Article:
O. Chinnappa Reddy, J.
1. Special Leave Granted.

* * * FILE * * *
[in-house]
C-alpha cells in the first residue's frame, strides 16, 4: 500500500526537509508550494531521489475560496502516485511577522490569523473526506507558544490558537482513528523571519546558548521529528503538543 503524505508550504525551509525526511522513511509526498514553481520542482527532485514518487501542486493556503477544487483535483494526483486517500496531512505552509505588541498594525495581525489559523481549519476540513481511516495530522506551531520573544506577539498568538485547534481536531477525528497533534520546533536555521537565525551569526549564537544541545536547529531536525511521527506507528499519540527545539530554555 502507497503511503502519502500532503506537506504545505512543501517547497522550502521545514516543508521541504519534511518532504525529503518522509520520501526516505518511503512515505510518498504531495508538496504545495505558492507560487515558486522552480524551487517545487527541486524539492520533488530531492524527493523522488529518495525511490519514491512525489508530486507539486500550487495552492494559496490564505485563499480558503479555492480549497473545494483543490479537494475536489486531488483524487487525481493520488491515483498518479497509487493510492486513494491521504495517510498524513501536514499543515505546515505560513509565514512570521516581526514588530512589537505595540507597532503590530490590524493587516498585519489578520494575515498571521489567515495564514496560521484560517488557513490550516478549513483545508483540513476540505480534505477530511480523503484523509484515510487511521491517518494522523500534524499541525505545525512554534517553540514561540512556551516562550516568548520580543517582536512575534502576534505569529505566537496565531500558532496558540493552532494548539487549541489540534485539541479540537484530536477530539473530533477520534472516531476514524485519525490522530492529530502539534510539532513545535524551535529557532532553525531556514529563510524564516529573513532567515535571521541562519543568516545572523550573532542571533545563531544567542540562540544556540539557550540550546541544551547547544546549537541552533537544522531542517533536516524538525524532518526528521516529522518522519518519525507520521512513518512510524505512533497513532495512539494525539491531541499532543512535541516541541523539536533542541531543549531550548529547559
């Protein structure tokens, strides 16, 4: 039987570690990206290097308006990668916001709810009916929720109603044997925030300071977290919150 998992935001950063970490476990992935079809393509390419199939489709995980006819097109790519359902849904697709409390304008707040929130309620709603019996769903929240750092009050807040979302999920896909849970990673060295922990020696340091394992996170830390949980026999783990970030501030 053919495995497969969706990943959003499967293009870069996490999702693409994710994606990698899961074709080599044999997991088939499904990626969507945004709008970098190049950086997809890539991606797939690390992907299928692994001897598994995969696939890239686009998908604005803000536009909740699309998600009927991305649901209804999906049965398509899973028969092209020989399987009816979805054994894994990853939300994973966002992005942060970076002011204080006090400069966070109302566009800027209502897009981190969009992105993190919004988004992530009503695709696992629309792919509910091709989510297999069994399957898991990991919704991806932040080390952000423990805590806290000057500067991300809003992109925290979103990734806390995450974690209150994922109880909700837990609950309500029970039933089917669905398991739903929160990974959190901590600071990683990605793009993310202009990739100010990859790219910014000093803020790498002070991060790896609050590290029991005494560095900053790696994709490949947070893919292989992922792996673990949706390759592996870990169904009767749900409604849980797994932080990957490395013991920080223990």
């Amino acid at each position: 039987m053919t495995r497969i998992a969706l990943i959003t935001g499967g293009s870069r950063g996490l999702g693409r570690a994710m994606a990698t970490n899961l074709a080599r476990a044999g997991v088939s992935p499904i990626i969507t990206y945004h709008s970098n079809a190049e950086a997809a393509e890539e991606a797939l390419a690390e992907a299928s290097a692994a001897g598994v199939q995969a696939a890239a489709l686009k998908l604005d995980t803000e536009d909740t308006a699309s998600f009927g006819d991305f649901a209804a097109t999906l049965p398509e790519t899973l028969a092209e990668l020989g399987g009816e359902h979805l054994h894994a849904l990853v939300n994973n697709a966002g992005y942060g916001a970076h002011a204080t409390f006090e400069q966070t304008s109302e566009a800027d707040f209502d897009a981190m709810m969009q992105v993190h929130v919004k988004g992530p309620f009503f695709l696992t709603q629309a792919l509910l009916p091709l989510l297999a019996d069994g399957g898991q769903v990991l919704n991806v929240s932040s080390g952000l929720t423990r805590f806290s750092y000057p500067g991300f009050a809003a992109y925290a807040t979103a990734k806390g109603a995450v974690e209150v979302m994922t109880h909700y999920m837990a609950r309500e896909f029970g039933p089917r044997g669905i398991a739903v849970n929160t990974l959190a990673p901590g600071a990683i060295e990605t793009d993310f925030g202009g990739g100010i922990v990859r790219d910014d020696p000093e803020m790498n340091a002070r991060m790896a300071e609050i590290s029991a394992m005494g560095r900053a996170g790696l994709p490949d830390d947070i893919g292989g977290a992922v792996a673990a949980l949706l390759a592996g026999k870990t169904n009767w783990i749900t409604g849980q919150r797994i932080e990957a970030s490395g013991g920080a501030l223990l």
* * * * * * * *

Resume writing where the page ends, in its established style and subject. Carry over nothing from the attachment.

2. The appeal of the accused to the High Court was dismissed summarily with the one word 'dismissed', placing this Court in a most embarrassing position in dealing with the special leave petition under Article 136 of the Constitution. Such summary rejection of appeals by the High Court has been disapproved by this Court more than thirty years ago in Mushtaq Hussain v. State of Bombay : 4SCR809 and thereafter, over the years, in a series of cases from the same High Court: Ramayya v. State of Bombay : 1955CriLJ857 , Vishwanath Shankar Beldar v. State of Maharashtra : (1969)3SCC883 , Siddanna Appa Rao v. State of Maharashtra : 1970CriLJ891 . Narayan Nathu Naik v. State of Maharashtra : 1SCR133 , Govinda Kadutji Kadam v. State of Maharashtra : 1970CriLJ995 , Shaik Mohamed Ali v. State of Maharashtra : 1973CriLJ166 , K. K. Jain v. State of Maharashtra : 1973CriLJ284 , Jeewan Prakash v. State of Maharashtra : 1973CriLJ307 ., Mushtaq Ahmed v. State of Maharashtra A.I.R. 1973 S.C. 1122., Krishna Vithu Suroshe v. State of Maharashtra : 1974CriLJ330 , Sampata Talyada Shinde v. State of Maharashtra : 1974CriLJ674 ., Dagadu v. State of Maharashtra  Crl. L.J. 724. We are pained, and not a little perturbed, that despite the long series of judgments all arising from cases from the same High Court, the High Court has not chosen to correct itself and continues in the error of its ways. Except in certain cases when an accused person has pleaded guilty and in petty cases, every person convicted of an offence has a right of appeal under the Criminal Procedure Code. An appeal may be both against conviction and sentence and on facts and law. A convicted person is entitled to ask an appellate Court to reappraise the evidence and come to its own conclusion. An appellate Court has the undoubted power to dismiss an appeal in limine. Section 384 of the Criminal Procedure Code provides for it. But, it is a power which must be exercised sparingly and with great circumspection. One would think a conviction for murder and a sentence of imprisonment for life, as in the case before us, were serious enough matters for the High Court to warrant 'admission' of the appeal and fair and independent consideration of the evidence by the High Court. Summary rejection of the appeal with the laconic expression 'dismisssed' seems to be a drastic step in such cases. To so reject an appeal is to practically deny the right of appeal. We cannot also over emphasise the importance of the High Court making a speaking order when dismissing a Criminal Appeal in limine. 'The requirement of recording reasons for summary dismissal, however concise, serves to ensure proper functioning of the judicial process'. There must be some indication that the High Court addressed itself to the questions at issue and had the record before it. In the present case there is not even an indication whether the record had been called for and whether it was before the Court. We have little option but to set aside the order of the High Court. The High Court may now 'admit' the appeal and deal with it according to law.